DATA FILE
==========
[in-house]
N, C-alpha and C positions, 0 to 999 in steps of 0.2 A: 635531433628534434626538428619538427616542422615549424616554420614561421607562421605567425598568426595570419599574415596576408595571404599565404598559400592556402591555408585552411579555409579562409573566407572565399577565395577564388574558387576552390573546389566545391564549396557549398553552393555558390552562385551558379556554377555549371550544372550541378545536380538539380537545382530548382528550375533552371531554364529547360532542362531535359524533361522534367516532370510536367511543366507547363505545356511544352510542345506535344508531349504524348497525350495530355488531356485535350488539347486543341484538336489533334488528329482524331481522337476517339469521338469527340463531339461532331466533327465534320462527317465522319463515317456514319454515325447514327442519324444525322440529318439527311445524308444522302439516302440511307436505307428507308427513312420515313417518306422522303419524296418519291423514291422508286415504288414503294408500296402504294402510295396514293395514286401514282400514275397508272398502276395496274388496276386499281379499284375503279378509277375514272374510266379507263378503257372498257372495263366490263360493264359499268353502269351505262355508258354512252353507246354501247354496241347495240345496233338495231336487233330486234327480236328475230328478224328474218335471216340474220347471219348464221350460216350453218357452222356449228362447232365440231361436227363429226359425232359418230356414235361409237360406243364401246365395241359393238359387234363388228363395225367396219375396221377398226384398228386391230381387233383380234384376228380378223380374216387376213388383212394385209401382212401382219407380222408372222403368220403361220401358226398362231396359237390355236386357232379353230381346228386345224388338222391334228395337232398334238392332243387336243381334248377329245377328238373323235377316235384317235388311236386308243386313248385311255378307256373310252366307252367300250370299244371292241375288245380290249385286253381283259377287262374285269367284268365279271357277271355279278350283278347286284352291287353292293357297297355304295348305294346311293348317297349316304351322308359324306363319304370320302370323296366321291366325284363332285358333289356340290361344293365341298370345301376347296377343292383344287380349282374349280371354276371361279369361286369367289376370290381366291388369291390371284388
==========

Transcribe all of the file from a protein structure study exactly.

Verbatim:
[in-house]
N, C-alpha and C positions, 0 to 999 in steps of 0.2 A: 635531433628534434626538428619538427616542422615549424616554420614561421607562421605567425598568426595570419599574415596576408595571404599565404598559400592556402591555408585552411579555409579562409573566407572565399577565395577564388574558387576552390573546389566545391564549396557549398553552393555558390552562385551558379556554377555549371550544372550541378545536380538539380537545382530548382528550375533552371531554364529547360532542362531535359524533361522534367516532370510536367511543366507547363505545356511544352510542345506535344508531349504524348497525350495530355488531356485535350488539347486543341484538336489533334488528329482524331481522337476517339469521338469527340463531339461532331466533327465534320462527317465522319463515317456514319454515325447514327442519324444525322440529318439527311445524308444522302439516302440511307436505307428507308427513312420515313417518306422522303419524296418519291423514291422508286415504288414503294408500296402504294402510295396514293395514286401514282400514275397508272398502276395496274388496276386499281379499284375503279378509277375514272374510266379507263378503257372498257372495263366490263360493264359499268353502269351505262355508258354512252353507246354501247354496241347495240345496233338495231336487233330486234327480236328475230328478224328474218335471216340474220347471219348464221350460216350453218357452222356449228362447232365440231361436227363429226359425232359418230356414235361409237360406243364401246365395241359393238359387234363388228363395225367396219375396221377398226384398228386391230381387233383380234384376228380378223380374216387376213388383212394385209401382212401382219407380222408372222403368220403361220401358226398362231396359237390355236386357232379353230381346228386345224388338222391334228395337232398334238392332243387336243381334248377329245377328238373323235377316235384317235388311236386308243386313248385311255378307256373310252366307252367300250370299244371292241375288245380290249385286253381283259377287262374285269367284268365279271357277271355279278350283278347286284352291287353292293357297297355304295348305294346311293348317297349316304351322308359324306363319304370320302370323296366321291366325284363332285358333289356340290361344293365341298370345301376347296377343292383344287380349282374349280371354276371361279369361286369367289376370290381366291388369291390371284388